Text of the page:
For many Americans, the 2021 Child Tax Credit will be an improvement over the standard credit of other years. But is the Child Tax Credit available for expats? Let’s find out!
What Is the Child Tax Credit?
The Child Tax Credit lets parents deduct a certain amount from their US tax bill for every qualifying child they have—typically $2,000 per child. For example, if a couple has two children that qualified for the Child Tax Credit, they could reduce their US tax obligation by $4,000.
The standard Child Tax Credit is partially refundable, as well. Even if you don’t owe taxes, you can receive up to $1,400 per child as a tax refund.
That means that if a couple owes no US taxes and has two children that qualify for the Child Tax Credit, they would be eligible for a tax refund of $2,800.
So how do you know if your child qualifies? In most cases, they must:
- Be a US citizen
- Have a valid Social Security number
- Be 16 years or younger at the end of the tax year in question
- Live with the parent claiming the credit for at least half of that year
Those are the usual parameters for the yearly Child Tax Credit. But what’s changing this year?
How Is the 2021 Child Tax Credit Different From Other Years?
In March of 2021, President Biden signed the American Rescue Plan, a $1.9 trillion stimulus package designed to help ease the economic burdens of the COVID-19 pandemic. One of the ways in which the American Rescue Plan does this is by making temporary changes to the Child Tax Credit for some parents.
These changes include:
- Raising the maximum age for a qualifying child from 16 to 17
- Increasing the Child Tax Credit amount to $3,600 for each qualifying child ages 0–6 and $3,000 for each qualifying child ages 7–17
- Making the Child Tax Credit fully—rather than partially—refundable
- Allowing parents to receive up to half of their Child Tax Credit in advance through six monthly payments from July 2021 to December 2021
As you can see, there are quite a few upgrades involved. However, while many American families will qualify for the full benefits of the 2021 Child Tax Credit, not everyone will. For example, if your Modified Adjusted Gross Income (MAGI) is higher than:
- $150,000 when filing jointly as a married couple or surviving spouse
- $112,500 when filing as head-of-household
- $75,000 when filing as single
…then the maximum amount you can claim will be reduced.
Still, even if your MAGI is well above the threshold for the 2021 Child Tax Credit, you may still be eligible for the standard amount of $2,000 per qualifying child.
Can You Claim the Child Tax Credit While Living Abroad?
American expats living abroad are generally able to claim the Child Tax Credit—and possibly even the 2021 upgrades. Some caveats may apply, however.
To be clear, all expats can claim the standard Child Tax Credit for their qualifying children. However, to get the benefits that the American Rescue Plan adds to the 2021 Child Tax Credit, you must have lived in America for at least half of the year.
This means that unless your main residence was in the US for six months in 2021, you will not be eligible for the increased credit amounts or advance monthly payments. Furthermore, any credit you can claim will only be partially refundable.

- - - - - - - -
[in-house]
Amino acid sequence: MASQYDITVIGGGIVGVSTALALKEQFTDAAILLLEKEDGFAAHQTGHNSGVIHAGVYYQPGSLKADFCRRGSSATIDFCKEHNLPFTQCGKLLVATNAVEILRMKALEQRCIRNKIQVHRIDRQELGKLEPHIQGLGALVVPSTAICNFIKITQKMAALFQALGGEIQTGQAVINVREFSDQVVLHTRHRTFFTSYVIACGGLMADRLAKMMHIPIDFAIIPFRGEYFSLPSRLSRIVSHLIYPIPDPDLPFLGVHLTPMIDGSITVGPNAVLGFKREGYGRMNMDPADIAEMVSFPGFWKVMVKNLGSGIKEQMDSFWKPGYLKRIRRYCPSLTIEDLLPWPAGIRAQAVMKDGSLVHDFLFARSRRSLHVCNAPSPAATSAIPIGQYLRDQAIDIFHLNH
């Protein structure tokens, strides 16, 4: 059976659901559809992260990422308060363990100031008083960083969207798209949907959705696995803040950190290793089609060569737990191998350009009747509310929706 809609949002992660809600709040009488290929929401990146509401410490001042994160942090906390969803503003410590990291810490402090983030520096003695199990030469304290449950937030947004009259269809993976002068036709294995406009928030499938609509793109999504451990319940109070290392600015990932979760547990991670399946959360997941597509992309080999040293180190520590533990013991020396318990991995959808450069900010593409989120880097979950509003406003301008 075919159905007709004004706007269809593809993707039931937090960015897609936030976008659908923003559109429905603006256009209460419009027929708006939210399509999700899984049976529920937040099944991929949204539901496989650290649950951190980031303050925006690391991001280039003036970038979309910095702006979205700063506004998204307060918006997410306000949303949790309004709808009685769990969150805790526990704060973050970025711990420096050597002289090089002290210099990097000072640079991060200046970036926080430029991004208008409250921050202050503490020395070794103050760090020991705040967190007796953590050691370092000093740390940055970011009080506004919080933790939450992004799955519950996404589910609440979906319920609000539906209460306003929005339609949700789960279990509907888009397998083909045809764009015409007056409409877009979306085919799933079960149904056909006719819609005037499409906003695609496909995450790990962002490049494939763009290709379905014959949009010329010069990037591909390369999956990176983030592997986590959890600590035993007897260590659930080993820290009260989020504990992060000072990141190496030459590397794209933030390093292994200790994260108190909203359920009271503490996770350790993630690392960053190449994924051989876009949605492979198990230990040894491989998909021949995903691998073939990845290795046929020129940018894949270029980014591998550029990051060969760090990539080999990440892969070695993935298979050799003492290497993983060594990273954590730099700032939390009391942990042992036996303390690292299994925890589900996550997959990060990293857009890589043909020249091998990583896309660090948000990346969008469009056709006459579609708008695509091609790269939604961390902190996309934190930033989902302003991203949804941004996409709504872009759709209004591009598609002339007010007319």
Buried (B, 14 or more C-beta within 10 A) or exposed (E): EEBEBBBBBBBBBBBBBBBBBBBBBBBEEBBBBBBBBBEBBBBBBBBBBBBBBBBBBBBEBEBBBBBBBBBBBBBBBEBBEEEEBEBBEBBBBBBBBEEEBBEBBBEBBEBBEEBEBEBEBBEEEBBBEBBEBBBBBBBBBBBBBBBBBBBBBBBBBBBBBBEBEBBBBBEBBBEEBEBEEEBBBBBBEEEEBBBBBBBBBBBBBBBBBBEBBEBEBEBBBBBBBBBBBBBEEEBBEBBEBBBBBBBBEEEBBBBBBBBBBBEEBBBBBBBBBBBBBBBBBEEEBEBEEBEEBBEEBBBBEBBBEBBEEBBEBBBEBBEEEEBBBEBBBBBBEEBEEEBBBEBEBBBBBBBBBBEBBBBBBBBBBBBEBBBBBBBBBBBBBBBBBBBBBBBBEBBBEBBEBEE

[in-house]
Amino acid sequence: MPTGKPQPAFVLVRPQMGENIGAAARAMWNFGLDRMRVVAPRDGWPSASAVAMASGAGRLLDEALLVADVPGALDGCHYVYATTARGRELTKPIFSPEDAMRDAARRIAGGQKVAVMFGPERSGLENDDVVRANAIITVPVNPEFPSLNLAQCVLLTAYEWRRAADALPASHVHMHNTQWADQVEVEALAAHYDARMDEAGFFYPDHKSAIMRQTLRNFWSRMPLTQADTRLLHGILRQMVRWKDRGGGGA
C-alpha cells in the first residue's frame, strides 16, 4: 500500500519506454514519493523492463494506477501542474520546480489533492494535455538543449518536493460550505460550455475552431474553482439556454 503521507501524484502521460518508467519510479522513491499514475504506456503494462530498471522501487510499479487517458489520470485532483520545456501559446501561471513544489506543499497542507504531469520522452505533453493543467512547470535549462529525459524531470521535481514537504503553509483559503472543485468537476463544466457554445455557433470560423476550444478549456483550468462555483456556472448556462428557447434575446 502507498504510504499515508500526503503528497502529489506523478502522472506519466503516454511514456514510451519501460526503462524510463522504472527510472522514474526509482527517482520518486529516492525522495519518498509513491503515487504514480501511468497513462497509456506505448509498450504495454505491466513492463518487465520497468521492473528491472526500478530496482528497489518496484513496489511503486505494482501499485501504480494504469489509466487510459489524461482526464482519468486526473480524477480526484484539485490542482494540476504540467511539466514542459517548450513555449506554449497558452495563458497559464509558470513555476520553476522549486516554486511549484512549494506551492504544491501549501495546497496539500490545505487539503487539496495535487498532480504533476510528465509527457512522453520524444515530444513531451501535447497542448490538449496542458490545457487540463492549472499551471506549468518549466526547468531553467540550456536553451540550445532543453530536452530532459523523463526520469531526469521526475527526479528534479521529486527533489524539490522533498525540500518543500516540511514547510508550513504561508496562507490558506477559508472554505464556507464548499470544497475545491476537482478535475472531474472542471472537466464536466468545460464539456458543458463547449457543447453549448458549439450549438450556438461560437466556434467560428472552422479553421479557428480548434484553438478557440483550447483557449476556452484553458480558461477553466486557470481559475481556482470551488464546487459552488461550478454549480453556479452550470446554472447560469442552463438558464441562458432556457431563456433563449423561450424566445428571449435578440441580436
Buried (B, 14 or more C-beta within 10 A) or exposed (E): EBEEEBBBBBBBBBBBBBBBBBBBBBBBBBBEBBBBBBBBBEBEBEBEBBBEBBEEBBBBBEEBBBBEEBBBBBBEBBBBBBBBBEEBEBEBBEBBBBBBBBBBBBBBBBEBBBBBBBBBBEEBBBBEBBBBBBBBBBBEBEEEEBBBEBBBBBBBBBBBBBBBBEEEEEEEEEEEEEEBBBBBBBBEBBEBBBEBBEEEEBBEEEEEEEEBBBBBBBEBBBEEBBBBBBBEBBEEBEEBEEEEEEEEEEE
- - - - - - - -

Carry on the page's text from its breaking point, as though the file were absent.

Can You Claim the Child Tax Credit if Your Child Lives Abroad?
We already know that American parents living abroad may be eligible for at least the standard Child Tax Credit. But what if your children are living abroad instead of you?
Well, in order for a child to qualify, you must be able to claim them as a dependent. Among other factors, this requires that:
- They are a close relative, such as a son, daughter, stepchild, foster child, grandchild, sibling, niece, or nephew
- They lived with you for more than half of the year
- They provided less than half of their own support
If these are true for your child living abroad, you may be able to claim a Child Tax Credit on their behalf. Otherwise, it won’t be an option for you.
Can US Expats Also Claim the Foreign Earned Income Exclusion?
Many expats use the Foreign Earned Income Exclusion (FEIE) when filing their US taxes. The FEIE lets Americans living abroad exclude their foreign-earned income up to a threshold. For 2021, that threshold is $108,700.
But if you use the FEIE, you will not be able to claim the refundable portion of the Child Tax Credit. If you have children that qualify for the Child Tax Credit, you may be better off using the Foreign Tax Credit rather than the FEIE. In some cases, this will allow you to erase your US tax obligations while still receiving the Child Tax Credit as a refund.
If you’re not sure what options are best for you, speak to a professional.
Still Have Questions About the Child Tax Credit for Expats?
Hopefully, this article has helped give you a better understanding of the Child Tax Credit for expats. It can be a complicated topic, however. If you still have questions about the Child Tax Credit—or anything else related to taxes for Americans living abroad—we’d be happy to answer them.
At Greenback Expat Tax Services, we’ve spent years helping expats file their taxes correctly and on time. Just contact us, and we’ll optimize your tax strategy so you only pay what you truly owe—and not a penny more. Get started on your Expat Taxes with Greenback.